The most interesting, and perhaps most disturbing organisational change, is less obvious. When organisations undertake culture change programmes and modify their workplace with employees in mind, their underlying goal is to internalise the values and thoughts of the employees, making sure that all workers think in the same way, work in the same way and live in the same way. Gideon Kunda, in his book Engineering Culture, describes how through the above mentioned initiatives, as well as making the workplace a place of ‘fun’ and creating a ‘family’ or ‘team’ mentality, organisations seek to control every little aspect of employees and of businesses.
All of this is done by companies as an attempt to instil a particular, uniform value and culture in the workforce. One might argue that the idea of making employees move around and communicate face to face, of training air hostesses to offer a uniform, high-quality service and making sure employees all adhere to similar values are necessary and worthwhile efforts.
However, this creates several problems. First, there is the unfortunate fact that employees who do not adhere to and internalise the values desired by a company are very often driven out of, or fired from their jobs. Several studies show that while labour laws protect individuals from this to an extent, firing employees on grounds of personality and participation in company life has become more and more common.
Second, it has been shown that controlling the environment in such ways does not lead to increased efficiency, and is closely tied to increased stress in the work environment. This is because the employees, realising they are being forced to do things they may not want to do, sometimes pretend to adhere to company values and behaviour, but in reality practice resistance by not working to their full capability.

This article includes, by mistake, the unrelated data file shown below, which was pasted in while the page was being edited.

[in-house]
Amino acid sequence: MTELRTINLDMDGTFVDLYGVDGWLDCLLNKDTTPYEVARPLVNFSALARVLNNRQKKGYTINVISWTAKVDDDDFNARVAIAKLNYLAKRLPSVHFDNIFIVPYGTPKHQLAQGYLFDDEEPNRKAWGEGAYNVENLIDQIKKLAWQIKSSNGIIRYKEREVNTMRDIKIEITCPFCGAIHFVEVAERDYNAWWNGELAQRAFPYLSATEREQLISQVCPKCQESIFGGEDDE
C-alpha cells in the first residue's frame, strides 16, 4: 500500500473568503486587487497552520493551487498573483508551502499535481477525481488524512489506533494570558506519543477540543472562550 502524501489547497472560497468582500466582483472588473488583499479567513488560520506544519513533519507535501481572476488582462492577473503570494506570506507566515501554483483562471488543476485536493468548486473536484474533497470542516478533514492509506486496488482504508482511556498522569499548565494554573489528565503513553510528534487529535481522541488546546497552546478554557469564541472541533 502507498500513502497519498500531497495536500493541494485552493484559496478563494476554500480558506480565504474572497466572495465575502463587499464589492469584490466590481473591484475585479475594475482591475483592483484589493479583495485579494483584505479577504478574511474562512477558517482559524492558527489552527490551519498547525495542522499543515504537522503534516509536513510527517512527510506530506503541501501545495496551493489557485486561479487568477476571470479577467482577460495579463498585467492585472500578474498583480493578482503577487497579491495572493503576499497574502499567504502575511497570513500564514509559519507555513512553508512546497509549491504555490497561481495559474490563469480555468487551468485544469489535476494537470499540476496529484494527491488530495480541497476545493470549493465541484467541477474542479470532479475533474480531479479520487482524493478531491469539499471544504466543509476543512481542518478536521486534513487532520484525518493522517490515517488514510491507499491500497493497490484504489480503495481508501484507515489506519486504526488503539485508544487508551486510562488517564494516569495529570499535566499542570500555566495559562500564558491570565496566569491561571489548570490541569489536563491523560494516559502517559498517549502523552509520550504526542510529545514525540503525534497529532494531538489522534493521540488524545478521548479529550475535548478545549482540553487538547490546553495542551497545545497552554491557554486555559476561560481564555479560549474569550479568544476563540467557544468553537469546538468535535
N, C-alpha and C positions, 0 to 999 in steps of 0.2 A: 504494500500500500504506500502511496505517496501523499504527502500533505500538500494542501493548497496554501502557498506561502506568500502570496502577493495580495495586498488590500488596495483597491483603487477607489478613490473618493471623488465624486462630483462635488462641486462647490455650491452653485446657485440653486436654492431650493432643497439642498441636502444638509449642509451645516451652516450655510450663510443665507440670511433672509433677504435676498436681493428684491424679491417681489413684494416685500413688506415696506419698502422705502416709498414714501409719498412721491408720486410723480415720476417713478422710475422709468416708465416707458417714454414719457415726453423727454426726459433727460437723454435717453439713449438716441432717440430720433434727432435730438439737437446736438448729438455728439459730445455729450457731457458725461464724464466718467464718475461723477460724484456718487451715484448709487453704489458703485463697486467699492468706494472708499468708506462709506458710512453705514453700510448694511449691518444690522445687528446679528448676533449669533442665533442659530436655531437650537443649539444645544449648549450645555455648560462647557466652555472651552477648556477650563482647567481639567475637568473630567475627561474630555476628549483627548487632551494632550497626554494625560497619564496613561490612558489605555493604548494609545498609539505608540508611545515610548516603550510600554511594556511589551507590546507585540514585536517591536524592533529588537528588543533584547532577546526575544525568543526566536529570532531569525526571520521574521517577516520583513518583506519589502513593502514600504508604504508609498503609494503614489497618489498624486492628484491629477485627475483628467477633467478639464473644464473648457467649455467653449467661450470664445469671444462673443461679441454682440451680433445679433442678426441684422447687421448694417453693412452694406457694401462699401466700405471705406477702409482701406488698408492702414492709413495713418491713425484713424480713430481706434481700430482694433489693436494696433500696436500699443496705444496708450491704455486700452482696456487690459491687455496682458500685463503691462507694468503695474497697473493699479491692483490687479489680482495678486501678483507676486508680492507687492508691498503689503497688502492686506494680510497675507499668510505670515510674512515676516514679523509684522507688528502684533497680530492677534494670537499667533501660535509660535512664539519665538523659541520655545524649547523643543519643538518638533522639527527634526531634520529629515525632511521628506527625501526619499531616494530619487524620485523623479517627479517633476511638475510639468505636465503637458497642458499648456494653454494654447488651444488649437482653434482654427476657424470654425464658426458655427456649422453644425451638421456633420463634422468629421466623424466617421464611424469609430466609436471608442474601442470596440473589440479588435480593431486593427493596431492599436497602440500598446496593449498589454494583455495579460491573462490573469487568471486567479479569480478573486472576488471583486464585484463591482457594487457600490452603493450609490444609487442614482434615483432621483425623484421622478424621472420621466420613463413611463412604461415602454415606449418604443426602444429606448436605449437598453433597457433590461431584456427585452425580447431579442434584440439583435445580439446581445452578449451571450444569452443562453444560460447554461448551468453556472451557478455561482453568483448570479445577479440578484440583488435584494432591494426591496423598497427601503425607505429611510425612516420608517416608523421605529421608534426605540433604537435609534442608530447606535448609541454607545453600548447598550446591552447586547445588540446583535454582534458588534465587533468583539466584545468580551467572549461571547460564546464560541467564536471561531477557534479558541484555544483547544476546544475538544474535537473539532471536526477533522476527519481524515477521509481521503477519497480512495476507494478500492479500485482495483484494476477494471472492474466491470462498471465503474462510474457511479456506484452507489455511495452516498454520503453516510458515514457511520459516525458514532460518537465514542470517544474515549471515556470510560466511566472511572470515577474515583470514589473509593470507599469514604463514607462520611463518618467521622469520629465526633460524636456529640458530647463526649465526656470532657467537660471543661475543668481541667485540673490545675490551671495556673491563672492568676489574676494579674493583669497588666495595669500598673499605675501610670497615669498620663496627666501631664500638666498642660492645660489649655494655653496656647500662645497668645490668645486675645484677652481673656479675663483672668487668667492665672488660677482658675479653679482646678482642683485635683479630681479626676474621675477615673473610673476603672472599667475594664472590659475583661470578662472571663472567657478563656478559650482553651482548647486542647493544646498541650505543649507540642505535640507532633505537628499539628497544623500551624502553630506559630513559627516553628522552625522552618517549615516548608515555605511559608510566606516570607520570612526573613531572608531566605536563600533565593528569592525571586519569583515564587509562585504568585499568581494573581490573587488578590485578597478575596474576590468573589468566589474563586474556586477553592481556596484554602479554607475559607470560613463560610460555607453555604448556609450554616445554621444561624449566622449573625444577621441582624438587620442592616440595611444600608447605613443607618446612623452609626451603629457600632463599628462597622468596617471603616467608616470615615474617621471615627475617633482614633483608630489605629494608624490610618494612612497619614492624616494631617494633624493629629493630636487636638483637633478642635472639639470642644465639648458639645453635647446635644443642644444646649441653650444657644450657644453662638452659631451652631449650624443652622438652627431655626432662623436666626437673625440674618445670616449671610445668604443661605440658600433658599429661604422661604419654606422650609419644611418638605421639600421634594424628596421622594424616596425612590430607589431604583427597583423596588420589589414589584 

Third, and most importantly, there is the ethical issue of trying to control the thoughts and behaviours of workers. Organisations are in a position of power in which they are able to influence and control the thoughts, opinions and personalities of people. The basic premise of HRM is higher productivity and a greater output for the company, which shows that a company generally has no interest in the well-being of its employees, and these initiatives have the sole purpose of creating a more profitable business, regardless of human cost. Companies only consider the well-being of employees in relation to its effect on performance.
Companies and corporations are in a position of power. They are in control of means of producing and selling, and they also have great power over their employees. It is therefore crucial to ensure that this power is not exploited at the cost of human rights. Having corporations in a position where they can control the way consumers and employees think and act is dangerous. The thoughts, behaviours, and lives of people are private and not be meddled with. Companies’ use of Human Resource Management theory to exploit psychological knowledge to control people is eerily similar to brainwashing, and must be condemned.